I JUST NEED SOMEONE TO TELL ME HOW TALL I AM
Review: South Florida's Entertainment News & Views
By Lee Zimmerman
British rock and Americana are worlds away, but when the young English ensemble who call themselves Minibar relocated to sunny California in 2000, the two worlds merged into a mellow soft-rock amalgam that won critical kudos via their debut album Road Movies. Now, two years after that initial effort, the band returns to the boards with Fly Below the Radar, a beguiling set of songs that shows the band's continuing fascination with America (both the country and the band), Crosby, Stills and Young and other West Coast '70s standard-bearers.
With a sound that's drenched in acoustic guitars, dashes of pedal steel and the aching, melancholy vocals of lead singer Simon Petty, Minibar is one of those bands that's perfect for Sunday mornings and rainy day afternoons, songs that are so gentle and soothing they barely make a rustle. There are exceptions--the circular-sounding "It Is What It Is," the up-tempo title track in particular--but overall it's a lilting approach thatís more soothing than moving. Pretty, meandering ballads like "Unstoppable" dominate the set, not surprising considering the names given many of the tracks--"Breathe Easy," "Fragile," "New Mexico"--more or less hint at the subtle ambiance.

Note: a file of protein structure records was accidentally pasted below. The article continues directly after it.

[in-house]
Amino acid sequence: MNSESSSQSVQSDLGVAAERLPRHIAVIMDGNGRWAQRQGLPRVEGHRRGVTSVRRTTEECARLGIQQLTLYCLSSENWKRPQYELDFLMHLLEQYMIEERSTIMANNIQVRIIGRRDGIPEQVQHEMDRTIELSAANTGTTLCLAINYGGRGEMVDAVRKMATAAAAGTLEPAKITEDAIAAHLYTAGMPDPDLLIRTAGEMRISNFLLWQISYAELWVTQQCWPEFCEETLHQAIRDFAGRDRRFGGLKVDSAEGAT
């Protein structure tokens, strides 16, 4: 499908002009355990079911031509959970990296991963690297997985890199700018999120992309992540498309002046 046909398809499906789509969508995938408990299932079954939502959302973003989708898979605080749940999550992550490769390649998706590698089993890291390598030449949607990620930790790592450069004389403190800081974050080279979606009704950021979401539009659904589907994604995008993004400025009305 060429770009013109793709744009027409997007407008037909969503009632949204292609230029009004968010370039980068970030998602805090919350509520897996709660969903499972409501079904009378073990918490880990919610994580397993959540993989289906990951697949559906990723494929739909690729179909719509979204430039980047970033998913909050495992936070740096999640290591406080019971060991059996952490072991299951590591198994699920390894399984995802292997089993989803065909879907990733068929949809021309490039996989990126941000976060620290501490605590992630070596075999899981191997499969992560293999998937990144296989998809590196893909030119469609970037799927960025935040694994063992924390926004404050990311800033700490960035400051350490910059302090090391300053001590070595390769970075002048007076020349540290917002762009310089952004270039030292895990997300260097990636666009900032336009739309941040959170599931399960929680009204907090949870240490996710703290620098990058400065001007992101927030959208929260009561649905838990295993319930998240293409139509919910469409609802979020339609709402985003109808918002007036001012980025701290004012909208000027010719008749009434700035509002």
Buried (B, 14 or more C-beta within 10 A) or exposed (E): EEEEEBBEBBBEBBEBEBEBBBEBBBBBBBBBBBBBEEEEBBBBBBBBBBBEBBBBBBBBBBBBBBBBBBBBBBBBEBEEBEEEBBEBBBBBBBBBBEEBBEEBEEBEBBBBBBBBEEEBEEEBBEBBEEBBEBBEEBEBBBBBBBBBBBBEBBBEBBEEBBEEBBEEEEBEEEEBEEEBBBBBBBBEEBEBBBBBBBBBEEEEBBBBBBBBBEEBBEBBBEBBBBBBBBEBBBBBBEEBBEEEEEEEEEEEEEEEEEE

While other bands feel compelled to strut their edge and aggression, Minibar displays a quiet confidence that should bode well for their future career course. With an approach that celebrates quiet contemplation, Minibar is a band well worth considering.
From South Florida's Entertainment News & Views